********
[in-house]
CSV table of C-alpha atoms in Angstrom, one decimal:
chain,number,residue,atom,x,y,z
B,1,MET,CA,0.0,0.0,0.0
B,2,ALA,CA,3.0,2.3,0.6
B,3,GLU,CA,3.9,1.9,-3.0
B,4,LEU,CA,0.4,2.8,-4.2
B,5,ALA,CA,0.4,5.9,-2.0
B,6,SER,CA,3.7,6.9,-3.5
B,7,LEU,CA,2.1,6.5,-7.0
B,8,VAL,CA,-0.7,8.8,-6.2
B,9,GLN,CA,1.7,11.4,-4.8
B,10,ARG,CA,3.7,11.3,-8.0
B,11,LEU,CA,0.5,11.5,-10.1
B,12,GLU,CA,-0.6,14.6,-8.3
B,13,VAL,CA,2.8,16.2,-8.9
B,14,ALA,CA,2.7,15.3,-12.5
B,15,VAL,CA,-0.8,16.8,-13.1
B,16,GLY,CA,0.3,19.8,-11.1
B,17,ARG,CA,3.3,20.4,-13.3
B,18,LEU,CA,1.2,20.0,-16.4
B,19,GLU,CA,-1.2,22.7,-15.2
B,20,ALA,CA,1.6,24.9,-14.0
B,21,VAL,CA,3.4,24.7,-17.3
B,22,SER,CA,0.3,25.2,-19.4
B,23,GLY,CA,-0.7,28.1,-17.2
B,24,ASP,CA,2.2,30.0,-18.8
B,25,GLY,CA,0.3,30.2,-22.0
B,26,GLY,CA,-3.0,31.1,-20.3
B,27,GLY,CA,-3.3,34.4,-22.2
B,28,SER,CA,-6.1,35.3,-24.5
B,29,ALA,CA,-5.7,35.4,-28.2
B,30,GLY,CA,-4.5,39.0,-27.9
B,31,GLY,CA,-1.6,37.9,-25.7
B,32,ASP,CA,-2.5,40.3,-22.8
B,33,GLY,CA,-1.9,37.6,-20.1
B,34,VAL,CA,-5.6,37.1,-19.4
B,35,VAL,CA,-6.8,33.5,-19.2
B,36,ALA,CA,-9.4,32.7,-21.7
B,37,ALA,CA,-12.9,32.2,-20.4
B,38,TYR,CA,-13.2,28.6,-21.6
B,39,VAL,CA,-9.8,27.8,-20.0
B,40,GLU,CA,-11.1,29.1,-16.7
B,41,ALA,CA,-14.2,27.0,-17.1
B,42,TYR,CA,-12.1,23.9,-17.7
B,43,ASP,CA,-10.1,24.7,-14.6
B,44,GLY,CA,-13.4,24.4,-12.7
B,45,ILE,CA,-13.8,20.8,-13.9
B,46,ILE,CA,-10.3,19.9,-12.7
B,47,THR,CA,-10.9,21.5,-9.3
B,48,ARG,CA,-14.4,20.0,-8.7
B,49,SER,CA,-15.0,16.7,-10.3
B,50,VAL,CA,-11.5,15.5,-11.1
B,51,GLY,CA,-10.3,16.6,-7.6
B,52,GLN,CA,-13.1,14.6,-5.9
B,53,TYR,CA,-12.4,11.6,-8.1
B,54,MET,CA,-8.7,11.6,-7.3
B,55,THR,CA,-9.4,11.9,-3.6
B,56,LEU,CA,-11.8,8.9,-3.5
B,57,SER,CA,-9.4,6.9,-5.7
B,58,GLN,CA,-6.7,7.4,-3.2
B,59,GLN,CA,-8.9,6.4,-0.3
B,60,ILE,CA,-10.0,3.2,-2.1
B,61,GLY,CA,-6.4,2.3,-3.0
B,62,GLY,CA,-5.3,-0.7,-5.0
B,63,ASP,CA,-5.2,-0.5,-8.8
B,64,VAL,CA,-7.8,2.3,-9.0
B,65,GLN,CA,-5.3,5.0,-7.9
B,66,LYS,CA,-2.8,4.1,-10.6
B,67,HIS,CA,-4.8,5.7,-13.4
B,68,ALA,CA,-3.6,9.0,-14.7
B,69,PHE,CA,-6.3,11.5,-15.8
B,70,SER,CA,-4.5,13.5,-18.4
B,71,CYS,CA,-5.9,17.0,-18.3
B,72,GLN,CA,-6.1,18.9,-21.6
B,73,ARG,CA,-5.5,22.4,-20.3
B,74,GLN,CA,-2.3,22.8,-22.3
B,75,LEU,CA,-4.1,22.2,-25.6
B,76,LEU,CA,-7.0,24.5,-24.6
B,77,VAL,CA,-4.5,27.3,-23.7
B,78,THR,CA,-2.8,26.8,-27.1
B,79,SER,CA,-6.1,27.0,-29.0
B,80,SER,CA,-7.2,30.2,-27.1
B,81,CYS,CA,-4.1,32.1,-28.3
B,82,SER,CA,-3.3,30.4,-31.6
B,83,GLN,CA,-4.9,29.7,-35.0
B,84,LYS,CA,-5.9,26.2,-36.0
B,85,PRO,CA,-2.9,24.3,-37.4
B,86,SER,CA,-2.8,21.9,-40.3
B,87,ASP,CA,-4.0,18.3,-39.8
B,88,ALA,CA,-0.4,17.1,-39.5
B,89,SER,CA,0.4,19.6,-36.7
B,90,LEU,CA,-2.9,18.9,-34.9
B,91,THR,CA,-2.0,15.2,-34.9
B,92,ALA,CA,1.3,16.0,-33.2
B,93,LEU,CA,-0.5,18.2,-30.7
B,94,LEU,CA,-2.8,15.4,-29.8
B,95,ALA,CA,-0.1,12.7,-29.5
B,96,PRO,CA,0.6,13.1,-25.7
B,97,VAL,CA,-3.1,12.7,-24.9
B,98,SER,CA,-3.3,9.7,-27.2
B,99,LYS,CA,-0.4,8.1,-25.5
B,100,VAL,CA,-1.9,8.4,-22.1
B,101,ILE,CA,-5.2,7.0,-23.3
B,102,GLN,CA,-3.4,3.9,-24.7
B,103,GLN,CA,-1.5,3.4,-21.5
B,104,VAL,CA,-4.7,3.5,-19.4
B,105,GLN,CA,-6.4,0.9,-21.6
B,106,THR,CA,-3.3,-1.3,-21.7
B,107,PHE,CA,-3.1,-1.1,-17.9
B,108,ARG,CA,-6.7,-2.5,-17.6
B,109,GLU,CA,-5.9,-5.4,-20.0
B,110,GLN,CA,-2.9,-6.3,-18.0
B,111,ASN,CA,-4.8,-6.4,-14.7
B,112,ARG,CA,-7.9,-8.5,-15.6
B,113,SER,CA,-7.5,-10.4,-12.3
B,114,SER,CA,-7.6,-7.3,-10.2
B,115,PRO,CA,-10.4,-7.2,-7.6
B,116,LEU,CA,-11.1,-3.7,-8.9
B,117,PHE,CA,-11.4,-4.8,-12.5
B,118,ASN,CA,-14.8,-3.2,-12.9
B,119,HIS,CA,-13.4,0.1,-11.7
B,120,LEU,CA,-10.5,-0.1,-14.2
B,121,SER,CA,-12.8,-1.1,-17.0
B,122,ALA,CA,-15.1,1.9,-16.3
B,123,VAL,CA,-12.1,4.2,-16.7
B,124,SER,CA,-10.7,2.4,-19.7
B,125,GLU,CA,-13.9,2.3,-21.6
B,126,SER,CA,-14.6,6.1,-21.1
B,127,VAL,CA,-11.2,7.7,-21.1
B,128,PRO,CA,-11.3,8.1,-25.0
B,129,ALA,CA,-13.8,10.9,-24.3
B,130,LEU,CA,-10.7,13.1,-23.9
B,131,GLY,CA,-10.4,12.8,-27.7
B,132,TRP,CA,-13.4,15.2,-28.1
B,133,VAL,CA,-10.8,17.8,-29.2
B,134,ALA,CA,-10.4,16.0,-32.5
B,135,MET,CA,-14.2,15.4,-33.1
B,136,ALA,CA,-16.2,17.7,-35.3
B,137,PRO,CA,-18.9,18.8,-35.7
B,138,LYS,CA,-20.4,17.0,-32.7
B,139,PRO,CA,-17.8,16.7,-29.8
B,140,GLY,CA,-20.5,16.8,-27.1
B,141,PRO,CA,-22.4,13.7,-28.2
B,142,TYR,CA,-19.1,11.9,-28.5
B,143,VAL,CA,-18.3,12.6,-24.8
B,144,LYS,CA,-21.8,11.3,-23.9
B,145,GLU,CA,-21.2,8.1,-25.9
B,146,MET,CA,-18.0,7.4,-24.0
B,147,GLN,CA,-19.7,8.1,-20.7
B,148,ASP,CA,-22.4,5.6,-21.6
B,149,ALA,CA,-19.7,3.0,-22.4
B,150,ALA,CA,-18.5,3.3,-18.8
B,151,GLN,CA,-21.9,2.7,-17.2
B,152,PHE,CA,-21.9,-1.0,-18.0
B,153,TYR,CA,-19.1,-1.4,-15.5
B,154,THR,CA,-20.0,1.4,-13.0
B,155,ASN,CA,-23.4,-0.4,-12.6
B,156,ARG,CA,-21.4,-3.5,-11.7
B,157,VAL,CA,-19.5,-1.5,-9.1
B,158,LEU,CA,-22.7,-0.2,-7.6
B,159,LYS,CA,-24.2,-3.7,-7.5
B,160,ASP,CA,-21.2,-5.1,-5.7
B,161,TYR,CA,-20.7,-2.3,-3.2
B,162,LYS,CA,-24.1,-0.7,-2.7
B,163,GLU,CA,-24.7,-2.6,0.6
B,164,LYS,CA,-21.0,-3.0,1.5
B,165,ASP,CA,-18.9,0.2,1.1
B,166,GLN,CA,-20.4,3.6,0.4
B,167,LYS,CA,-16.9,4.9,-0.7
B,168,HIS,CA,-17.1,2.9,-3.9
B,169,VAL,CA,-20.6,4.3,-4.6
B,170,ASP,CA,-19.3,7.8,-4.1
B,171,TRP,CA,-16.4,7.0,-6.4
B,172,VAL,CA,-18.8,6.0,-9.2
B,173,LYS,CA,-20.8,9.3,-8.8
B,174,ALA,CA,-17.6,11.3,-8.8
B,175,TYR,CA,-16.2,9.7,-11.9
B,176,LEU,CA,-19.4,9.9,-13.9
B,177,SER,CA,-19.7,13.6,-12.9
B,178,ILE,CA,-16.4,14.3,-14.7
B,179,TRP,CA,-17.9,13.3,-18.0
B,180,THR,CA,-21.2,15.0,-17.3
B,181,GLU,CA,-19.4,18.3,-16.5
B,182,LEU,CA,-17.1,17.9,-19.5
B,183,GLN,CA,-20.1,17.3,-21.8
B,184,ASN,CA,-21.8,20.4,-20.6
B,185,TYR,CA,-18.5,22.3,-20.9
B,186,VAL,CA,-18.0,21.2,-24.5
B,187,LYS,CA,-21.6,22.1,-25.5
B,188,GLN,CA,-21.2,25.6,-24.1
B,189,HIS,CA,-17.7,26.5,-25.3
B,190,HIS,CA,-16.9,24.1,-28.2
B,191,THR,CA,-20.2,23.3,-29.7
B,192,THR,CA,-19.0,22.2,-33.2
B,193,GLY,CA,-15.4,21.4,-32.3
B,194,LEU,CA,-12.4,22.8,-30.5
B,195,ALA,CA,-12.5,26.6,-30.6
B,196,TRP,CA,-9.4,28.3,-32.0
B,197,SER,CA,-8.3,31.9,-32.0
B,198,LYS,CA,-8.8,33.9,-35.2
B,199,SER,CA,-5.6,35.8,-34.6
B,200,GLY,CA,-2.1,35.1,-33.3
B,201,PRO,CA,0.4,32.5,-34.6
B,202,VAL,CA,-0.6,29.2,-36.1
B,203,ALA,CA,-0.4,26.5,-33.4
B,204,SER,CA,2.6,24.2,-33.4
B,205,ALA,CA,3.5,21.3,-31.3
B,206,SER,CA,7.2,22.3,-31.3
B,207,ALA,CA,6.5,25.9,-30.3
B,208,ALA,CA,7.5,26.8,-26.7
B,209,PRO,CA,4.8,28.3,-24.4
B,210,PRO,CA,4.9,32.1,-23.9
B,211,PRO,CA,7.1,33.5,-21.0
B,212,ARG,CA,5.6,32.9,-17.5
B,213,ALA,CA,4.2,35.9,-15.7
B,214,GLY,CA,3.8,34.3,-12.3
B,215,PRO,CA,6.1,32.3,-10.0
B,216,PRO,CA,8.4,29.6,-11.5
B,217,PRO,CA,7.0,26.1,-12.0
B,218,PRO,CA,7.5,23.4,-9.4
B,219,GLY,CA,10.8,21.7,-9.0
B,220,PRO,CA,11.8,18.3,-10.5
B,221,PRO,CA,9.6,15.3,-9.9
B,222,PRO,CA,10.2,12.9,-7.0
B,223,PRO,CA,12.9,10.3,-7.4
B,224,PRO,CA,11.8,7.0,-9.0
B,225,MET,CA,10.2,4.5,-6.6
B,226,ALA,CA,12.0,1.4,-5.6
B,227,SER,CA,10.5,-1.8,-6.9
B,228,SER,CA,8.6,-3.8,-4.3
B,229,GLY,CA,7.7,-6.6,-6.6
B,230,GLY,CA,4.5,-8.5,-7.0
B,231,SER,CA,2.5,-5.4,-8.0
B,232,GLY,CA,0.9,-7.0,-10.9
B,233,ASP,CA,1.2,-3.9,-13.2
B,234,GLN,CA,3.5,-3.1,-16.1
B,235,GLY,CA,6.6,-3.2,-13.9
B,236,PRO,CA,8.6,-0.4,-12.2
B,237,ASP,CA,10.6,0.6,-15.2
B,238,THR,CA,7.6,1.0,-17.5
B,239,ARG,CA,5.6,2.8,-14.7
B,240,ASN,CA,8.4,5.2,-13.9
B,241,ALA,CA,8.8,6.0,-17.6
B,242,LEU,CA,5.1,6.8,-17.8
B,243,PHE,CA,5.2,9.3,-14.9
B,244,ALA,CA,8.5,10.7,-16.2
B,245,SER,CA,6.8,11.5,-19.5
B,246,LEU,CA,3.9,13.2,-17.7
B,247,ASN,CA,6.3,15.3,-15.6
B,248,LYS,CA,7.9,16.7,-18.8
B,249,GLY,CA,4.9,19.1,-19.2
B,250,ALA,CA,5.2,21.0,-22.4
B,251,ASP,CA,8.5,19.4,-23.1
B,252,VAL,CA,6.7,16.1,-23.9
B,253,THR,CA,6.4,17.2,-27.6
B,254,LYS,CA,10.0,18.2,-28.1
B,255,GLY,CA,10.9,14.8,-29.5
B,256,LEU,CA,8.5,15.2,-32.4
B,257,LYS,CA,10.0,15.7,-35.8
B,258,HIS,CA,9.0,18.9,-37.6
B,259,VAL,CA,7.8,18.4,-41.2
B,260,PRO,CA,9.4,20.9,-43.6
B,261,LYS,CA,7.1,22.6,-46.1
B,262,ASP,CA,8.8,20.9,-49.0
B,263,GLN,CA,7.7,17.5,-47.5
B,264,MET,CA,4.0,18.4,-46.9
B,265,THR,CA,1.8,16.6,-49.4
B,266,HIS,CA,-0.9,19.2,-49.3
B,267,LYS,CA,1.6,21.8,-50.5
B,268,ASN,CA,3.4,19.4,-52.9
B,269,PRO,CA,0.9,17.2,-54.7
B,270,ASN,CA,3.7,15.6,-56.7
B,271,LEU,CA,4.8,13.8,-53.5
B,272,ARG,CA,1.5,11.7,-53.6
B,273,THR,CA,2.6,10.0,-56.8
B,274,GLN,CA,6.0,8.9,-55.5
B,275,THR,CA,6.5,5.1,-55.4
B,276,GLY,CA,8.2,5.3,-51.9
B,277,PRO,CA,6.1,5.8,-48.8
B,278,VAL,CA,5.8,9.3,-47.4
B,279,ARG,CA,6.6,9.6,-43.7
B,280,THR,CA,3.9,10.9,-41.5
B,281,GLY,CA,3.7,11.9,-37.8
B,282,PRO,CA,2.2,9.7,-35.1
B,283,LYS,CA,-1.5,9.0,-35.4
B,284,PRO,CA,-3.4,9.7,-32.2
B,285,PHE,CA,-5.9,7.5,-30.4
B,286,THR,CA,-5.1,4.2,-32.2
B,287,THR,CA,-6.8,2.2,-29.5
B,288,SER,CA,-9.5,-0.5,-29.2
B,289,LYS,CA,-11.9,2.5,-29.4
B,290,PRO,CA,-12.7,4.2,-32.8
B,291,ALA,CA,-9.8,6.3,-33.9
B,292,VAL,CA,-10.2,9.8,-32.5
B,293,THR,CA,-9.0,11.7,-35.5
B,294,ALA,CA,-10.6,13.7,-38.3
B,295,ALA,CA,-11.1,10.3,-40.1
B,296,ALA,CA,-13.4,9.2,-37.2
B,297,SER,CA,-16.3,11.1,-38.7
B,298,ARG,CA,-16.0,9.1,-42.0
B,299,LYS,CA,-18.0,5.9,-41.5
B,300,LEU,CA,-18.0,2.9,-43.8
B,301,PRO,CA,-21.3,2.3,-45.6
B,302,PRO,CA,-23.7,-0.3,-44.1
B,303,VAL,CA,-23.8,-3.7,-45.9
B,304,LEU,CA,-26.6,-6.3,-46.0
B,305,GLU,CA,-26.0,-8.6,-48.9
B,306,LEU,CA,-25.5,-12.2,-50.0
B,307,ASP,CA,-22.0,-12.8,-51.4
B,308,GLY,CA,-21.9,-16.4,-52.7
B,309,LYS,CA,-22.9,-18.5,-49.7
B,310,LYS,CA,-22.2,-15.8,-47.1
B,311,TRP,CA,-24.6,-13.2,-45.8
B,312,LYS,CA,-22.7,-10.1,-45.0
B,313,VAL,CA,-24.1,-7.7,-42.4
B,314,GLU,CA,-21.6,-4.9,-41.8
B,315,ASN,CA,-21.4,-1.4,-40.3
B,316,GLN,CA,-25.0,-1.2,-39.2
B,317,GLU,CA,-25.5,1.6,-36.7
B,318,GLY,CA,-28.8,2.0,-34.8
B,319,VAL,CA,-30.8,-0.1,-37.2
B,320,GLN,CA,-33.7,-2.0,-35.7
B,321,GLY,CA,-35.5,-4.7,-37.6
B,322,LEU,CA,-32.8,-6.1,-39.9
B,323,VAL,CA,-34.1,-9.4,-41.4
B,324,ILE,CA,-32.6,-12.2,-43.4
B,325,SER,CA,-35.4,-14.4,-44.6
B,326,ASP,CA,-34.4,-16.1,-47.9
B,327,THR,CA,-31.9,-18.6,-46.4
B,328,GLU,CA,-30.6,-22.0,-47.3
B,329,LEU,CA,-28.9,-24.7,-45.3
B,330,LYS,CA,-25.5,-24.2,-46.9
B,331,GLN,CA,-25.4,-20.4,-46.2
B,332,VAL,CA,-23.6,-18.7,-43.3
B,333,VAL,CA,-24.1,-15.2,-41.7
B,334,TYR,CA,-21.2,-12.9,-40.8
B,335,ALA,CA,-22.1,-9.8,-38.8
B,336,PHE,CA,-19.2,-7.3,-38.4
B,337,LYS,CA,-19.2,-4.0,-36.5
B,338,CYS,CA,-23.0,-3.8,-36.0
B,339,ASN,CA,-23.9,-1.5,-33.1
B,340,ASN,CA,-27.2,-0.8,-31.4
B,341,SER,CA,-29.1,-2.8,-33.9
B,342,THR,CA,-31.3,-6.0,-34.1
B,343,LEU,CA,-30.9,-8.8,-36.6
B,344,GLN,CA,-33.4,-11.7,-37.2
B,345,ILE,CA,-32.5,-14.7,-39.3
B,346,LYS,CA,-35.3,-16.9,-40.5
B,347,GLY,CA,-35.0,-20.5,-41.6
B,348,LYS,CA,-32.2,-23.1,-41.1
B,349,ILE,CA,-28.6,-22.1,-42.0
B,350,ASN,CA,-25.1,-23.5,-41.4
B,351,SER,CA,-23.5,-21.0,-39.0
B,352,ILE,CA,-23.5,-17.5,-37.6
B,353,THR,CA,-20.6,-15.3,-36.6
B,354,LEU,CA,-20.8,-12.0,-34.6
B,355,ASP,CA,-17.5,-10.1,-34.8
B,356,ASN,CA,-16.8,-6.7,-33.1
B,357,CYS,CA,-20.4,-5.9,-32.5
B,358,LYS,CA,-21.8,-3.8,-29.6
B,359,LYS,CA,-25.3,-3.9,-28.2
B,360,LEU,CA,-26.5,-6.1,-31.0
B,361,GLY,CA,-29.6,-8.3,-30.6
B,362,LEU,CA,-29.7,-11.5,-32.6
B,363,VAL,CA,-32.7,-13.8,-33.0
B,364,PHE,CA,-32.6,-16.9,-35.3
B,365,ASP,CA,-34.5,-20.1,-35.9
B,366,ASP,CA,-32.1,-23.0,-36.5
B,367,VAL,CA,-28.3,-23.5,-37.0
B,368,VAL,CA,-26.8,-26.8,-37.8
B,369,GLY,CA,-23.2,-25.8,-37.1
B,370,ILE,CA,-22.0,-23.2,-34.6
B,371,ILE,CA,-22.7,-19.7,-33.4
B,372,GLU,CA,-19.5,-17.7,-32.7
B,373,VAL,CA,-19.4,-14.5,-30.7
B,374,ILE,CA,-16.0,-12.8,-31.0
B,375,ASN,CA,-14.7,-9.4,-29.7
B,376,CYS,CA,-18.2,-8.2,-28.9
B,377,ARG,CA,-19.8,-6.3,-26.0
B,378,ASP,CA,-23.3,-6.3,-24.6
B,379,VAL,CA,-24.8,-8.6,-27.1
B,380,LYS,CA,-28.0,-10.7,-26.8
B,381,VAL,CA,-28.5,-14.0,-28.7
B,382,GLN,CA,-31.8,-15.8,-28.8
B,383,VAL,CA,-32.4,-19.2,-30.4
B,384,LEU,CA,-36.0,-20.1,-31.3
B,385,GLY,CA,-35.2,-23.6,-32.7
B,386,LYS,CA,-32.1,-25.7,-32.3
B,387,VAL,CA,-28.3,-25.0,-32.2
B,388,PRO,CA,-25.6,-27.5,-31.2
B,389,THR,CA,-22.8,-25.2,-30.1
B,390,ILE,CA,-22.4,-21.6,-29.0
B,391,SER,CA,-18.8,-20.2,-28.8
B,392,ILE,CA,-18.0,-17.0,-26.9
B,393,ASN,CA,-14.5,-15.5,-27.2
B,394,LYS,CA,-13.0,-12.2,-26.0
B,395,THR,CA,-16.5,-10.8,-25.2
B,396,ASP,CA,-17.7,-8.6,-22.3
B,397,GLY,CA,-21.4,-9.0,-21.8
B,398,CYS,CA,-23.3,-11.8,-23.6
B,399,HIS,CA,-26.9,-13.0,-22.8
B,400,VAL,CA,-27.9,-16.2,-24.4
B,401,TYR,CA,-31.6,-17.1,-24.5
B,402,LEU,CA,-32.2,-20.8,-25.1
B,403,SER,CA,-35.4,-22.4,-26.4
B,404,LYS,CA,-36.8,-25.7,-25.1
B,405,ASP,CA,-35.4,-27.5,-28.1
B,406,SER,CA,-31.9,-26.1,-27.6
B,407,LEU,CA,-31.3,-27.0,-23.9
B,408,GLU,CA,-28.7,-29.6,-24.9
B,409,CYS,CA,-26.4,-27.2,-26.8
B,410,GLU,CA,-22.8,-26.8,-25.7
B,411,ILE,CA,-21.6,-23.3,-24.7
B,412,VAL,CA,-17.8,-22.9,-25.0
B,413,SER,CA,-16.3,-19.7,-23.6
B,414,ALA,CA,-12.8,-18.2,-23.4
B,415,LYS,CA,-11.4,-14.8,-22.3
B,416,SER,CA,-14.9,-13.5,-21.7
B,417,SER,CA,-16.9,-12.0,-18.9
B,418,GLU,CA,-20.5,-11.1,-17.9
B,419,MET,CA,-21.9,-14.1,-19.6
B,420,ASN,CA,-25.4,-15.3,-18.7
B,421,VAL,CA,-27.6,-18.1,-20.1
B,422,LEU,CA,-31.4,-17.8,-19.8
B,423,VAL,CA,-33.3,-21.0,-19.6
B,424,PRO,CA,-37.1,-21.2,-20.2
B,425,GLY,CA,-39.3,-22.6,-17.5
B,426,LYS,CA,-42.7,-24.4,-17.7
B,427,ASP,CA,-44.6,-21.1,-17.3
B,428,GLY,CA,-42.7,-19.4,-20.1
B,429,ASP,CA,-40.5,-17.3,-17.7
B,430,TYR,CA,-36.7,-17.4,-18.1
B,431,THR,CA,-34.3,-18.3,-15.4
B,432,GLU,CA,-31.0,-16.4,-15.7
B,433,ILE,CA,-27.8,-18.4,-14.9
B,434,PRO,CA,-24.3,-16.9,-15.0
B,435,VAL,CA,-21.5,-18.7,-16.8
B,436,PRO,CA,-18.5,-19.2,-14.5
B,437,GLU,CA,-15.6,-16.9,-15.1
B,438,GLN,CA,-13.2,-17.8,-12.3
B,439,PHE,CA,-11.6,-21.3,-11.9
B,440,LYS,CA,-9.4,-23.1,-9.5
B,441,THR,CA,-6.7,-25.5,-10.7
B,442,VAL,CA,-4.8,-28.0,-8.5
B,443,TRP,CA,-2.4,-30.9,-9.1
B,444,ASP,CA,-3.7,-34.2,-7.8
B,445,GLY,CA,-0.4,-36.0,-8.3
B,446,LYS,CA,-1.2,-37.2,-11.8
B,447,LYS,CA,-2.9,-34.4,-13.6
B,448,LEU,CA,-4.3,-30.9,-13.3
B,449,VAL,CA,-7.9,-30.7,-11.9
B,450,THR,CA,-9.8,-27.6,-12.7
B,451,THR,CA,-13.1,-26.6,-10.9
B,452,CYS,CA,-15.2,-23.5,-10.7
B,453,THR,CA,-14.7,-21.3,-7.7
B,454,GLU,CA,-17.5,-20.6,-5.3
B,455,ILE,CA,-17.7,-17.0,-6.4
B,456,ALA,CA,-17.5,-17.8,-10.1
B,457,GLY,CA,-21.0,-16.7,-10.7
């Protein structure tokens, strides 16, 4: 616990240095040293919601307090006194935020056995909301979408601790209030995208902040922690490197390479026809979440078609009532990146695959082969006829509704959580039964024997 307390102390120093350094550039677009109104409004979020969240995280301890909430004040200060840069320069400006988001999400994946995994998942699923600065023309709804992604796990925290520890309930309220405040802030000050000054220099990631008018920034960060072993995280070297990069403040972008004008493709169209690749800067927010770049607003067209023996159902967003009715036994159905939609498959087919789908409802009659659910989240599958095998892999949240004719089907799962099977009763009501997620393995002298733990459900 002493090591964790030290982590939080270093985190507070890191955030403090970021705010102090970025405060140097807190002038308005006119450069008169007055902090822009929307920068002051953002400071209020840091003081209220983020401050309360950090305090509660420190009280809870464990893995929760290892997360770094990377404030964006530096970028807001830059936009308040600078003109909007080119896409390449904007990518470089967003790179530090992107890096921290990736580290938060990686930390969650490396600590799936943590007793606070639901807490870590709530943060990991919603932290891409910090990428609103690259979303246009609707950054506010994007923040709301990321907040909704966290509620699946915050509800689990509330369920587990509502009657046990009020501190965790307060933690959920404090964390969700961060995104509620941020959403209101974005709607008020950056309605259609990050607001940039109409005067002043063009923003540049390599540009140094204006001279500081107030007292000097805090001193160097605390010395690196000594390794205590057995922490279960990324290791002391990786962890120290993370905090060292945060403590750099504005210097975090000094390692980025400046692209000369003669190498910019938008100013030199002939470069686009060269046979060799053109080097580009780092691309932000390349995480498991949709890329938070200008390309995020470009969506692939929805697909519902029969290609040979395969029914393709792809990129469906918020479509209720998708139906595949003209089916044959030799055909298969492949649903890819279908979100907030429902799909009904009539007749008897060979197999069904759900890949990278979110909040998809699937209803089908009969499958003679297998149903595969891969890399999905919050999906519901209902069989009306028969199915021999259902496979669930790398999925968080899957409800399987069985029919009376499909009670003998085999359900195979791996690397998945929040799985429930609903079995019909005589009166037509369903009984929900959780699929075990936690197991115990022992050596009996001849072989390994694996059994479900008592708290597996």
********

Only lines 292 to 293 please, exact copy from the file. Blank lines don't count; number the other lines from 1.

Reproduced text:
B,289,LYS,CA,-11.9,2.5,-29.4
B,290,PRO,CA,-12.7,4.2,-32.8